VK: We’re aiming to develop the concepts in my book, “2100,” into a massively multiplayer online role-playing game, an open virtual world where people are tasked with creating new ways to protect our cities against climate change threats. Players in this multiverse complete quests for points and expertise. They can choose between three roles: explorer, creator, and destroyer. Explorers, for instance, chase storms and help cities prepare for them. Creators design solutions to slow climate change, such as CO2 capture, and can even interface with real inventors in the virtual world or learn technical skills, such as how do I fix or maintain a solar array? Destroyers recycle defunct or non-sustainable elements of the city. We even have room for poachers, who steal things and undermine climate solutions, because there are going to be people who want to be nefarious. But if they are caught in the act, they relinquish all of their points.
KF: What kind of impact do you hope your VR multiplayer game will have?
VK: One of the things that I’ve found consistently in my research is that we don’t lack solutions to climate change, we lack political will. At the same time, I think that people who are inventing things and people who are thinking of solutions are still in silos, in different fields in different countries, so I’m really hoping that this can be a place where people can connect and share ideas. Also, a lot of the messaging around climate change is intensely negative. Maybe it’s not reaching people because it’s just so daunting. Maybe we could get more people on board using fun, because fear doesn’t seem to be working. People just shut down.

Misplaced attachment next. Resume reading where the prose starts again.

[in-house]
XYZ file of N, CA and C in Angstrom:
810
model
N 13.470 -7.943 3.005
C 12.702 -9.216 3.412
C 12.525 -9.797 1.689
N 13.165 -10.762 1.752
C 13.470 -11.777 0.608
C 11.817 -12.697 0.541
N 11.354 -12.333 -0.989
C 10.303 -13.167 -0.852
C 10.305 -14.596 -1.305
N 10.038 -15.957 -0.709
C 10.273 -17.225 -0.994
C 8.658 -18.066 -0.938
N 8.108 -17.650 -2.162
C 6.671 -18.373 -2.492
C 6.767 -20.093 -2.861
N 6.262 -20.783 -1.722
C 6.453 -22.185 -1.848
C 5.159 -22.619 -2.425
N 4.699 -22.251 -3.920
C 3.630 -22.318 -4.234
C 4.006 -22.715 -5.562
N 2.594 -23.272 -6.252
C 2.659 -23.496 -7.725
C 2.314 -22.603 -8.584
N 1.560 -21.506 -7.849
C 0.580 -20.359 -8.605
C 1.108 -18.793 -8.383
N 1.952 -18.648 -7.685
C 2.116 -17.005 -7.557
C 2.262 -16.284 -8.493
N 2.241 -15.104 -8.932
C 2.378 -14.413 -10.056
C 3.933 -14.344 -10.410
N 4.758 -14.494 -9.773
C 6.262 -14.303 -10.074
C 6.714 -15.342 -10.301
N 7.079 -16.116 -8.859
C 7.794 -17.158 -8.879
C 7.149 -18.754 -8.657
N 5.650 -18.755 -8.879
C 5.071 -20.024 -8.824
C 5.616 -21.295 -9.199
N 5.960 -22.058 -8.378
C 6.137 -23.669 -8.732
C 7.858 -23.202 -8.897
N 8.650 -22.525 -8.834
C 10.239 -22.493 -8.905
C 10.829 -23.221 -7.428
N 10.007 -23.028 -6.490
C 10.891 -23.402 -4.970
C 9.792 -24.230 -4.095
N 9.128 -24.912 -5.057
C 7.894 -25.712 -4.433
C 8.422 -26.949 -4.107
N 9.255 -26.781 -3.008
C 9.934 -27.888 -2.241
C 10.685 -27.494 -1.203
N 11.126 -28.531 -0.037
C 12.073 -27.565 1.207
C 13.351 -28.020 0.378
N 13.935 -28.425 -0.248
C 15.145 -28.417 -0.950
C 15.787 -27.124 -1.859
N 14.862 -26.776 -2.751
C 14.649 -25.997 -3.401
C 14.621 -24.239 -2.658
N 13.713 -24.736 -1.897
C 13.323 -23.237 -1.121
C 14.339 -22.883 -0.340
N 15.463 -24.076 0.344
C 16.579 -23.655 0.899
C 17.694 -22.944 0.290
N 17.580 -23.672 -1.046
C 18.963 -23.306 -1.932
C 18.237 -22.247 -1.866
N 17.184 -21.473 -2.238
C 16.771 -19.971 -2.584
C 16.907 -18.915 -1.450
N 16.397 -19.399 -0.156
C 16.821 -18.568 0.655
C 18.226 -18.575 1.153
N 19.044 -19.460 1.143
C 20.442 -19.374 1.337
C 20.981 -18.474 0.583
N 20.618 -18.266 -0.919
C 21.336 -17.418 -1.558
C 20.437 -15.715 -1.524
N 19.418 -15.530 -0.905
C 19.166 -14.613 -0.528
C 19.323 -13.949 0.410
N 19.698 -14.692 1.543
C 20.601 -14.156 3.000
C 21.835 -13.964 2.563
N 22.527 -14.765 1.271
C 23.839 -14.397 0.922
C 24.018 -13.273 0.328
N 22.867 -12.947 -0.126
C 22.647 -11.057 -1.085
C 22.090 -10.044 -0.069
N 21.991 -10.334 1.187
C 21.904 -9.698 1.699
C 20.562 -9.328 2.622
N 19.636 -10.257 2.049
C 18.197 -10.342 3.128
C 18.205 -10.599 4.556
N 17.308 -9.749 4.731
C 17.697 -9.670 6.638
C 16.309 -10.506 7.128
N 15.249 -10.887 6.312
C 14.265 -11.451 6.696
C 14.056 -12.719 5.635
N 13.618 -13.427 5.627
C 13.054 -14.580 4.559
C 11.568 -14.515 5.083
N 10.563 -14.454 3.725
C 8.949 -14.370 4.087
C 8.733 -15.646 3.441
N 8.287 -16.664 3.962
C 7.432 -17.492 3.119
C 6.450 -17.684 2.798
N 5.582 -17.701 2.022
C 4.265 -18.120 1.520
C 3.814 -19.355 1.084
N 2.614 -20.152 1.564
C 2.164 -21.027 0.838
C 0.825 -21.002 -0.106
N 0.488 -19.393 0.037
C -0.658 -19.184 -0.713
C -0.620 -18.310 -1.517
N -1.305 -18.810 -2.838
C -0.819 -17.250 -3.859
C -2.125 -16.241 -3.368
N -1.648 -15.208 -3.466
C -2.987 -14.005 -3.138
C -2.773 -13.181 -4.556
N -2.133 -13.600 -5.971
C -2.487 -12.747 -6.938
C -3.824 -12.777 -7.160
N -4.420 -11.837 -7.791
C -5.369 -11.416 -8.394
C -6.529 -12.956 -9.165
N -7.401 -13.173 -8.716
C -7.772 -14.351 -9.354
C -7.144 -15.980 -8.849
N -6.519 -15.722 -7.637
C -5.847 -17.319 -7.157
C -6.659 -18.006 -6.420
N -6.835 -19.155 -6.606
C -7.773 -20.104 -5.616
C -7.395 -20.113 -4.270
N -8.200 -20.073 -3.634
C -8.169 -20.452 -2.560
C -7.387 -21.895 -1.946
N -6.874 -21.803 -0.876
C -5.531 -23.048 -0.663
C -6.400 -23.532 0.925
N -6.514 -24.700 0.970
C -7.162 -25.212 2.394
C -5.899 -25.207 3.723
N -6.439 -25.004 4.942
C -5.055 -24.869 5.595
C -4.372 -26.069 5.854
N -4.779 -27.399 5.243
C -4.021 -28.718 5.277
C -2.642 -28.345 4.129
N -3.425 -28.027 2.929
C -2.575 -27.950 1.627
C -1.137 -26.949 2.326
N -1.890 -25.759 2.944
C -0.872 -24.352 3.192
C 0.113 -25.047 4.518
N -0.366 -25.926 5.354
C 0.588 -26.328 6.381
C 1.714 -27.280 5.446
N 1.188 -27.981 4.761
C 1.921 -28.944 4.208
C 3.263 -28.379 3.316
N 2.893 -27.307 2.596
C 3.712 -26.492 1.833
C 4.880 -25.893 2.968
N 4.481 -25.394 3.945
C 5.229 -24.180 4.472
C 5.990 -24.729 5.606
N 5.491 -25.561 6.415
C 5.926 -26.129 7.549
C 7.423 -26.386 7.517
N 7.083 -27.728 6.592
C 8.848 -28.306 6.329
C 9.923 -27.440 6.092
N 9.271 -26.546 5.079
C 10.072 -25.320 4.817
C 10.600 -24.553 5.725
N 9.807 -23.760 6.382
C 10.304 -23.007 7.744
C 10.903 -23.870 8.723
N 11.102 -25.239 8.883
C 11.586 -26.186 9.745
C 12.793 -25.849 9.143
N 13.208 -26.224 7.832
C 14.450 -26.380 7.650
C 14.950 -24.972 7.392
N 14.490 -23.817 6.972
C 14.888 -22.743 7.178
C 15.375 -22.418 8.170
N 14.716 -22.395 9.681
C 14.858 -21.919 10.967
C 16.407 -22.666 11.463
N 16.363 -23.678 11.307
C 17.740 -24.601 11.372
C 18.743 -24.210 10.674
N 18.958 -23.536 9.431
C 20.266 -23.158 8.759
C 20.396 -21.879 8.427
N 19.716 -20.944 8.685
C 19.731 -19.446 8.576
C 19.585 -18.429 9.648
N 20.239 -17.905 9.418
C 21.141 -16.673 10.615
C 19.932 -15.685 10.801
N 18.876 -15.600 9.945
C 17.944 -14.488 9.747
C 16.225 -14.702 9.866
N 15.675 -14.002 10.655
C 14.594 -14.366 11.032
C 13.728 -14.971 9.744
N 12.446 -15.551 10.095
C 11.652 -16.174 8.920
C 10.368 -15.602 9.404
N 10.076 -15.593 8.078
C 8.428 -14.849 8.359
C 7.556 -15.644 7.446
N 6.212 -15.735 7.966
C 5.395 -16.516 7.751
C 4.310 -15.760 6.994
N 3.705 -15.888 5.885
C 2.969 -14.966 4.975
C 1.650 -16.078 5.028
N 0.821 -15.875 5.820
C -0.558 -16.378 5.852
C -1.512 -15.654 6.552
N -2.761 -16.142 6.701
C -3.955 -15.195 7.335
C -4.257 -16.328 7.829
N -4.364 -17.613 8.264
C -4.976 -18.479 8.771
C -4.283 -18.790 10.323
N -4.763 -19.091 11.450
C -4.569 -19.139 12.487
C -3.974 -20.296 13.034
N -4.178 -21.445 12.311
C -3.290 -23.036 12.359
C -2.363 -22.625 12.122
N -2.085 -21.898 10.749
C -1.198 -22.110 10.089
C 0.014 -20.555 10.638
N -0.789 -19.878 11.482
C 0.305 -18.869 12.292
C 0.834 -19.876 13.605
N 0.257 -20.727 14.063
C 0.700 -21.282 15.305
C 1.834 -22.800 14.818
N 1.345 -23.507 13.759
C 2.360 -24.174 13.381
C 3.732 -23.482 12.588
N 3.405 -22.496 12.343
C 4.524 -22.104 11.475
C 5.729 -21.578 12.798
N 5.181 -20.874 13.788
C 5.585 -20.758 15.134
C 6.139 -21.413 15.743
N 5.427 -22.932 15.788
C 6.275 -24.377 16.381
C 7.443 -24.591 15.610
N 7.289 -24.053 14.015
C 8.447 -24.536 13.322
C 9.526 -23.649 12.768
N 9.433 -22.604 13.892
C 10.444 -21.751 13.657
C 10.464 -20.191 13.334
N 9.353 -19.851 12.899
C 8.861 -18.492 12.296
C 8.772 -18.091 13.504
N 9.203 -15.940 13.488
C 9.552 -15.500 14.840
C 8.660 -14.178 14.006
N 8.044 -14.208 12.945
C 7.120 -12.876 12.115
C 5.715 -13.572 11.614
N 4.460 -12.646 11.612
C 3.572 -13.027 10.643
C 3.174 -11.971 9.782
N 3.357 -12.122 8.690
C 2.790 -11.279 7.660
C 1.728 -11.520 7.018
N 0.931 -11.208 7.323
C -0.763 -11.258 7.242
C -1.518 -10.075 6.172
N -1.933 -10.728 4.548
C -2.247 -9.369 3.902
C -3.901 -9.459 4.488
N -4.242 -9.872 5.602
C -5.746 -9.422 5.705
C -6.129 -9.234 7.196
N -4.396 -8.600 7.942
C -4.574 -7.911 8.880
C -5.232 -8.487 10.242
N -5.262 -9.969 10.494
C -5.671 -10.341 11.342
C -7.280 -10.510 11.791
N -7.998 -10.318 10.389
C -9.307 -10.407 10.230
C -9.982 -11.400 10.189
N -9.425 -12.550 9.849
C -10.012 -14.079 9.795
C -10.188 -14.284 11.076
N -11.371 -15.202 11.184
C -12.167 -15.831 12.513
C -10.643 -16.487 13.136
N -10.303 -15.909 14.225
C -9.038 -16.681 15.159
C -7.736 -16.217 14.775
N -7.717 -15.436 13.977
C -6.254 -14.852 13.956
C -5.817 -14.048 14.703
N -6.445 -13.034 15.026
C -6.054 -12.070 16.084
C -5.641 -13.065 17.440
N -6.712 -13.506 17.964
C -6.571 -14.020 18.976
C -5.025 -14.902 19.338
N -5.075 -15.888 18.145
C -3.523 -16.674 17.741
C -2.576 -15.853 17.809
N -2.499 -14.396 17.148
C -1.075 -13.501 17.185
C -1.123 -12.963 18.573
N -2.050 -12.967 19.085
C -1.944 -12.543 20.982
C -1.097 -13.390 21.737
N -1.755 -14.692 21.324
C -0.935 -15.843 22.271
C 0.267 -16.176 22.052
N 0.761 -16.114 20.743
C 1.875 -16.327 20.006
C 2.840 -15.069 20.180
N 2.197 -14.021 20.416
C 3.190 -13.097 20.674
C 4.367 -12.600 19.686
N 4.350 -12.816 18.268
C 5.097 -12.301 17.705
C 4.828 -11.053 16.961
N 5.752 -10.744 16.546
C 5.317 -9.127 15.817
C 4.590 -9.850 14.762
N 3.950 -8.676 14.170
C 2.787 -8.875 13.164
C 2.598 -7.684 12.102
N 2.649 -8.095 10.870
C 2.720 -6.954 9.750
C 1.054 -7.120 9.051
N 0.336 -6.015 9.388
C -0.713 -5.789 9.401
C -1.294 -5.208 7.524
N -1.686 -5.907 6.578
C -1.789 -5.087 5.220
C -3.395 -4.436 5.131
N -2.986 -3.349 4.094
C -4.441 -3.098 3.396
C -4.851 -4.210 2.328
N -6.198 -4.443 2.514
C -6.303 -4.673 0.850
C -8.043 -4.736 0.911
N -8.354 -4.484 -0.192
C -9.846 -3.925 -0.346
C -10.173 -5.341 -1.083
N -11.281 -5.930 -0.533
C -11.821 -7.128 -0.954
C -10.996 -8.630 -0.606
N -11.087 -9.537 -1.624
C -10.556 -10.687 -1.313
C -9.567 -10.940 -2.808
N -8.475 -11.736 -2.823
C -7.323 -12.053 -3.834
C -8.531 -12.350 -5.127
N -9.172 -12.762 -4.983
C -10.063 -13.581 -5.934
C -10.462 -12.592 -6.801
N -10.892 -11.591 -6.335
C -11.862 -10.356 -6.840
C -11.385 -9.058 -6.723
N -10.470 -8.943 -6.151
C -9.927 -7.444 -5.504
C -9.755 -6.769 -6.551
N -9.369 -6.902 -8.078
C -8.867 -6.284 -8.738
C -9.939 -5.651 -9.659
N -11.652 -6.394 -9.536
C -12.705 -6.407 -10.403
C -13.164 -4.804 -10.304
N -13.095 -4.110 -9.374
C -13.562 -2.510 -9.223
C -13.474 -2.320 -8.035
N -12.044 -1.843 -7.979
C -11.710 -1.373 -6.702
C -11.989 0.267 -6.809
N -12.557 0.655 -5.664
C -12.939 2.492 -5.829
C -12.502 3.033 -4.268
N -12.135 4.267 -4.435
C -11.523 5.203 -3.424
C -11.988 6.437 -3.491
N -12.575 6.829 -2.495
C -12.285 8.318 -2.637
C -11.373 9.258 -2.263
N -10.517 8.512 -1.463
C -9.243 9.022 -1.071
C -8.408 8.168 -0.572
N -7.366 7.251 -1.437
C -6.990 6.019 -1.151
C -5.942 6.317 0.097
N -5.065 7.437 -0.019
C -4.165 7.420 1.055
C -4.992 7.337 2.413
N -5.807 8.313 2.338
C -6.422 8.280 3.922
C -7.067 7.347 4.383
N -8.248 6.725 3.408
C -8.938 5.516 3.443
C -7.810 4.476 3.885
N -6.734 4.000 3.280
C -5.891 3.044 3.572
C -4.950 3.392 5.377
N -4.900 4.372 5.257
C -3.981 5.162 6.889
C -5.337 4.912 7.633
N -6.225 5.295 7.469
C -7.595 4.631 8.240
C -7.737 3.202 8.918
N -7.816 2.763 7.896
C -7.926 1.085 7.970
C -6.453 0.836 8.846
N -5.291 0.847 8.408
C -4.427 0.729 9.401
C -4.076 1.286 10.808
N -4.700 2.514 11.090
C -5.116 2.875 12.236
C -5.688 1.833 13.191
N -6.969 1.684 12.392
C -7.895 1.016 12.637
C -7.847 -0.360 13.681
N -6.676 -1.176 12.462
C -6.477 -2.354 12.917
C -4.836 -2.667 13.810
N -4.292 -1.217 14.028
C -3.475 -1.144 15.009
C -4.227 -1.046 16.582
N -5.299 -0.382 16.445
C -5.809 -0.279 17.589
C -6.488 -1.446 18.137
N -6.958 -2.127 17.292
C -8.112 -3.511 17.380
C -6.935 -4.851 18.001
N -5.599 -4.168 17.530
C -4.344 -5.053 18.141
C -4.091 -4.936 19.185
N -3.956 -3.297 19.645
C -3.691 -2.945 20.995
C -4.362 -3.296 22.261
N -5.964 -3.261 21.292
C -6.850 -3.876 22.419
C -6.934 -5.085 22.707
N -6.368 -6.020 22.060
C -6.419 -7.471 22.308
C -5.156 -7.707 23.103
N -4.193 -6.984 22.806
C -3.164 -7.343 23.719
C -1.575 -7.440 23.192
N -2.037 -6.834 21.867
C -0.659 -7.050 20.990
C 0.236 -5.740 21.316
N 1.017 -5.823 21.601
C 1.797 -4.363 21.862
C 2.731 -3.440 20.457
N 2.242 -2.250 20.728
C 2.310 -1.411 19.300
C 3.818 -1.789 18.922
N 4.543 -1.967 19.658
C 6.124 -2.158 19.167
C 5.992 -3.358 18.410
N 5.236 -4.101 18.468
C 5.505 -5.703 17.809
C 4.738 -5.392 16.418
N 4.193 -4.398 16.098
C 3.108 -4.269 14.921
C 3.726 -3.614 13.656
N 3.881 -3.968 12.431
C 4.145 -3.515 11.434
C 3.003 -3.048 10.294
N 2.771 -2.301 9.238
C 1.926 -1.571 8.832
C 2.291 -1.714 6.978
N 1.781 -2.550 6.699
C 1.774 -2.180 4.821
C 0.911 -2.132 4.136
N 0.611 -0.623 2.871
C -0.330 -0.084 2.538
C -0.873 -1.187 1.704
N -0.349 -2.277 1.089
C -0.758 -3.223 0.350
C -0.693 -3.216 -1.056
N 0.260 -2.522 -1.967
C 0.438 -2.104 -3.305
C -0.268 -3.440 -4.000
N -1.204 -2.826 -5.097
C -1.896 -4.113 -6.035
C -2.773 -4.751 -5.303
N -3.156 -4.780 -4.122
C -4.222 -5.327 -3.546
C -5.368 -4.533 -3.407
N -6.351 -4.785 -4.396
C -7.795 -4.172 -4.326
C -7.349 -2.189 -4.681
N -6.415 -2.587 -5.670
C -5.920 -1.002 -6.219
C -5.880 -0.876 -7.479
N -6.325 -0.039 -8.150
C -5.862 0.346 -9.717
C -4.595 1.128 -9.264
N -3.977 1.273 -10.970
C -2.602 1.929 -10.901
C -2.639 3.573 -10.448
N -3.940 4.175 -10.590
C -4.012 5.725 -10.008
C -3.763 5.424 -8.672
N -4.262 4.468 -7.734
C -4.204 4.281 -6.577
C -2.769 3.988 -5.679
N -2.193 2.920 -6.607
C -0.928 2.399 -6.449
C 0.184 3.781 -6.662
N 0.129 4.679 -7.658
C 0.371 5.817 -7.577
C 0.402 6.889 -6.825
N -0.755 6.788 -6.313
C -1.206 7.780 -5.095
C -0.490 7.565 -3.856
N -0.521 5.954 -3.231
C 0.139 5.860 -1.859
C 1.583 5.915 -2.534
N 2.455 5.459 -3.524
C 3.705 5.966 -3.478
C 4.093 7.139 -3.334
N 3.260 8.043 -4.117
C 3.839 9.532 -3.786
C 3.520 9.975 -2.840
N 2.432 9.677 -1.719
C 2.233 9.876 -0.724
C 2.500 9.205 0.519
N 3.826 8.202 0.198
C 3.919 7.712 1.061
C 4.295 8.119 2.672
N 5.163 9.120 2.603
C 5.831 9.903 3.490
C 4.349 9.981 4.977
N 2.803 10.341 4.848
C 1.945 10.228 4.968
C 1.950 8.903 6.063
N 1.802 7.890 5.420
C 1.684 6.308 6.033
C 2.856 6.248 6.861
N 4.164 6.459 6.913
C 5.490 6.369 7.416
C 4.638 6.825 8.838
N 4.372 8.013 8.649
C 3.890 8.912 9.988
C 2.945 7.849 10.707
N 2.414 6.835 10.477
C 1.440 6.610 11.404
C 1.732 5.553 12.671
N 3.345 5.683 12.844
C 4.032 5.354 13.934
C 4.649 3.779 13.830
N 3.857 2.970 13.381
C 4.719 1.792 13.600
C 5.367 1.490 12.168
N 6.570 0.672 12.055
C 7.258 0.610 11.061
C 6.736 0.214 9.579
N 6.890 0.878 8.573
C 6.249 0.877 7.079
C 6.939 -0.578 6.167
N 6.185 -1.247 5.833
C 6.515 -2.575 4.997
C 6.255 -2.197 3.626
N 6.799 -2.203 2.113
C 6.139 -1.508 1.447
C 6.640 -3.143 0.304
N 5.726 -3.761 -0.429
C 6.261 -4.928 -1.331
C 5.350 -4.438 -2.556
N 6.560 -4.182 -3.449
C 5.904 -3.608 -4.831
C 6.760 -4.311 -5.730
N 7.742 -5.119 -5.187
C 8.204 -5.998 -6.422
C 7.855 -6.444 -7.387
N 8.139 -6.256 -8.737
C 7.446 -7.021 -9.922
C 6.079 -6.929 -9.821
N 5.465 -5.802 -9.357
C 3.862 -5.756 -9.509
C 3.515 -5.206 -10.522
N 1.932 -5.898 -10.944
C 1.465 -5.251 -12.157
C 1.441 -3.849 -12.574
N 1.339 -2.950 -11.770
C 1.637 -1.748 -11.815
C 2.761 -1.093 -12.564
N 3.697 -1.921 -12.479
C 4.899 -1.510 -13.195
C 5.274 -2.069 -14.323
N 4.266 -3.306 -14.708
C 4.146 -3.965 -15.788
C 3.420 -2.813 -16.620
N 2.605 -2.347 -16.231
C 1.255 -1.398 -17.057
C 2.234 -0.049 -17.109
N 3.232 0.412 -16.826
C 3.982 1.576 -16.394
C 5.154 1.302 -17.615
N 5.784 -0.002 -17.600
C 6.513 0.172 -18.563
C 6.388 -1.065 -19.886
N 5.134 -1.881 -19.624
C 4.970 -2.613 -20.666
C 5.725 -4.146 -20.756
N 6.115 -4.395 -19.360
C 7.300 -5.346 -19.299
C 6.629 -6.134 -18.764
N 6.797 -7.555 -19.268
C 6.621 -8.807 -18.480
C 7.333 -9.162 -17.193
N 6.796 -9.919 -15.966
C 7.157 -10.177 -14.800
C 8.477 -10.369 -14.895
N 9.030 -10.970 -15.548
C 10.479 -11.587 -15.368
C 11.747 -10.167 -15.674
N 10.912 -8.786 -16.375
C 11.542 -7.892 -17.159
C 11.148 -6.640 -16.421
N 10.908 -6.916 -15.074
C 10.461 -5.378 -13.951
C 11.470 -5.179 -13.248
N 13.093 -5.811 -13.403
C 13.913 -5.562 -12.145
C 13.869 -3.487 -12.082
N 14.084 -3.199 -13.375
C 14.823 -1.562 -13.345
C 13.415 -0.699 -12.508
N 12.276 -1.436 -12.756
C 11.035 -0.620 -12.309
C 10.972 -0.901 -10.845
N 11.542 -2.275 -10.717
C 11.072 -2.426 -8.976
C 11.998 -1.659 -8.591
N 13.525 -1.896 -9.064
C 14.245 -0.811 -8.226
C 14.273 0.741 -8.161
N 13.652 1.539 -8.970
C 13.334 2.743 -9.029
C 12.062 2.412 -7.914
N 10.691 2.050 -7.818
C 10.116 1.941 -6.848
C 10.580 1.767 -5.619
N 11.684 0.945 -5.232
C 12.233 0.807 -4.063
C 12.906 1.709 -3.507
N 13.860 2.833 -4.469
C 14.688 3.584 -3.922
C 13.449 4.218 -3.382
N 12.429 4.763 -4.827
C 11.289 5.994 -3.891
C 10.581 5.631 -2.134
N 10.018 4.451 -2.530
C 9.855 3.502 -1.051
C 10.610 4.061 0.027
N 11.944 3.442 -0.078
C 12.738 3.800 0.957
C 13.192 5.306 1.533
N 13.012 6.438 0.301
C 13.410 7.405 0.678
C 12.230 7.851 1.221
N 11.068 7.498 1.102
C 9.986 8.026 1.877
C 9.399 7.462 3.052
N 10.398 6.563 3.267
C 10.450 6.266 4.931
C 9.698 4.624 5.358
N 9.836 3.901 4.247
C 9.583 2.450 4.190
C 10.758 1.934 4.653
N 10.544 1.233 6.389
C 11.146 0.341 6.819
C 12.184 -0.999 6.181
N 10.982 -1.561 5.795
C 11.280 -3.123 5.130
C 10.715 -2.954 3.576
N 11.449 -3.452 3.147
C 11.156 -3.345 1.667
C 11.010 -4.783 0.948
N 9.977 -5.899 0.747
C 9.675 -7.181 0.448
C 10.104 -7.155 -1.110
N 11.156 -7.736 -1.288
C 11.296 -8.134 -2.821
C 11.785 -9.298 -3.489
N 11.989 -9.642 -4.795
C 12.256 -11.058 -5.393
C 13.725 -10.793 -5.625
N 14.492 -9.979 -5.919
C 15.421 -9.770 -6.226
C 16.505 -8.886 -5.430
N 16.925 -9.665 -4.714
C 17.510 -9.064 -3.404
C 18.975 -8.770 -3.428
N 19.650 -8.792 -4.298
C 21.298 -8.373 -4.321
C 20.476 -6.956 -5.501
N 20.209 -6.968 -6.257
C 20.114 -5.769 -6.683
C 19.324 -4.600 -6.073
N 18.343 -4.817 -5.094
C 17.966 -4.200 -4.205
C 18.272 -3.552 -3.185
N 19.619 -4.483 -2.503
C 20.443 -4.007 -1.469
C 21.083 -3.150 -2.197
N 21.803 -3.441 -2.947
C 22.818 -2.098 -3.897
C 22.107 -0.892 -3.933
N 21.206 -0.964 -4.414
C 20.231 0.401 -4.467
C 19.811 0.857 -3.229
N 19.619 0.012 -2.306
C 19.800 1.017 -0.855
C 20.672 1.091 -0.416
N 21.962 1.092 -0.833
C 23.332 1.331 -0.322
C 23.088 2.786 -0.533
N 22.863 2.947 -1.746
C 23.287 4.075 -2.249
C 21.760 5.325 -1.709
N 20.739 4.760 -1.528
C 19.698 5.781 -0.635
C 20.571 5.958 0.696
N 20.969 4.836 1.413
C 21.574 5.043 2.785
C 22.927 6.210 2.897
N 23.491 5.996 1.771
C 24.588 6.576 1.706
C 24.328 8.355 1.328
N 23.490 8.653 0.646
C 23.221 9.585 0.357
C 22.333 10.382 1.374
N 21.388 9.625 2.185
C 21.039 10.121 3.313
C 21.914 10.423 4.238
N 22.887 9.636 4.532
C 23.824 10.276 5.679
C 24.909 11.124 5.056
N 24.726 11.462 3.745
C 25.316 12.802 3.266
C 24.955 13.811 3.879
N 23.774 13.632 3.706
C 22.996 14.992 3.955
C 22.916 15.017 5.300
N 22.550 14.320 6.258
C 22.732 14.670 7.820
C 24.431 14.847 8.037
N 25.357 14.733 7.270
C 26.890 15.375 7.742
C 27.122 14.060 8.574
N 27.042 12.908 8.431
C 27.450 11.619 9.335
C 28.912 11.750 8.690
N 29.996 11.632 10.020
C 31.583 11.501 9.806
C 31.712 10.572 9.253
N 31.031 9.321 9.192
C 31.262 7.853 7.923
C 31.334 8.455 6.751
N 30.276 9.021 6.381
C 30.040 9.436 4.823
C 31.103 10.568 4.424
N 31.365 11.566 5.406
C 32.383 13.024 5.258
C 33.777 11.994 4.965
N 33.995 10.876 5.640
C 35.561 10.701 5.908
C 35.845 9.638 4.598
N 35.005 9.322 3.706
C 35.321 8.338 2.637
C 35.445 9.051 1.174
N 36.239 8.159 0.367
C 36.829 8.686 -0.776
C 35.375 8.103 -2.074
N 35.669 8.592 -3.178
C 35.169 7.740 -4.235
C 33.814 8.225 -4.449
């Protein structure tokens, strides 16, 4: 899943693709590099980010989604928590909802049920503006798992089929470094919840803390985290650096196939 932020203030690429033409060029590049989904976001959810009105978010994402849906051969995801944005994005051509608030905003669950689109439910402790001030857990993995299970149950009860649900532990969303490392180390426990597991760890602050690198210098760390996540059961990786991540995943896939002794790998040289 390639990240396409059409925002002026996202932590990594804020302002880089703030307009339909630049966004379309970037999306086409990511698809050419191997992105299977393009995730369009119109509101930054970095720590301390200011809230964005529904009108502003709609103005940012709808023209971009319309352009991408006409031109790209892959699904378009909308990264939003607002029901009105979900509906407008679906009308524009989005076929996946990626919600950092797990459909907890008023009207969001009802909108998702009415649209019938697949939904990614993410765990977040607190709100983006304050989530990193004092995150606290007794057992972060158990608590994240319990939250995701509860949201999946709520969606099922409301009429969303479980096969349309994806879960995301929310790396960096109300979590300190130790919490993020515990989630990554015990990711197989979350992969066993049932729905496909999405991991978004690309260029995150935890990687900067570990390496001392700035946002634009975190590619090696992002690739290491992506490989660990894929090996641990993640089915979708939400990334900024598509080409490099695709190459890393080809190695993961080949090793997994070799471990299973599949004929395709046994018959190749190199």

Now what if a by-product of your enjoyment of this online multiplayer game is actually doing good works in the world outside of the game? I think that we can be doing things with proof-of-stake nonfungible tokens (NFTs), which require far less energy to sustain than traditional NFTs. Like we could be generating money that would be used to fund work that would combat climate change in the real world, such as planting trees, sequestering carbon and supporting the efforts of NGOs that are working to battle the climate crisis. Some of the environments in the world are like works of digital art, right? So it could be that there are moments in the world that someone could buy and amass points. A lot of these games, especially MMORPGs, start to have their own ecosystems.
It’s also important for us that we have a green server powering this and that we are not greenwashing, right? We really hope to realize our vision for a new kind of ethically and socially conscious multiplayer game. We hope it will expand the Metaverse, vastly broadening its audience, bridge virtual and real worlds, and make a real difference to the future of our planet. Our vision for “2100” is one of ongoing expansion, community building and a trove of real-world applications. “2100” will become a community-gathering place for eco-aware people, while also turning gameplay from a mere pastime into a transformative adventure.
KF: It seems like the immersive nature of the virtual world makes it a really useful tool not just for communicating the impacts of climate change but for imagining the future of cities?
VK: Yes, because you are in a one-to-one relationship with space. It’s an incredible tool. I have taught design studios for the past 15 years and one of the hardest things for beginning students of architecture to understand is that this thing that you’re designing is not a toy. Half of the struggle is actually being able to picture yourself as a small, tiny human within that space. With a headset, you can immediately see what it looks like at scale. It could help a lot with what I see as a crisis of imagination, the inability to envision the world as anything different than it is right now.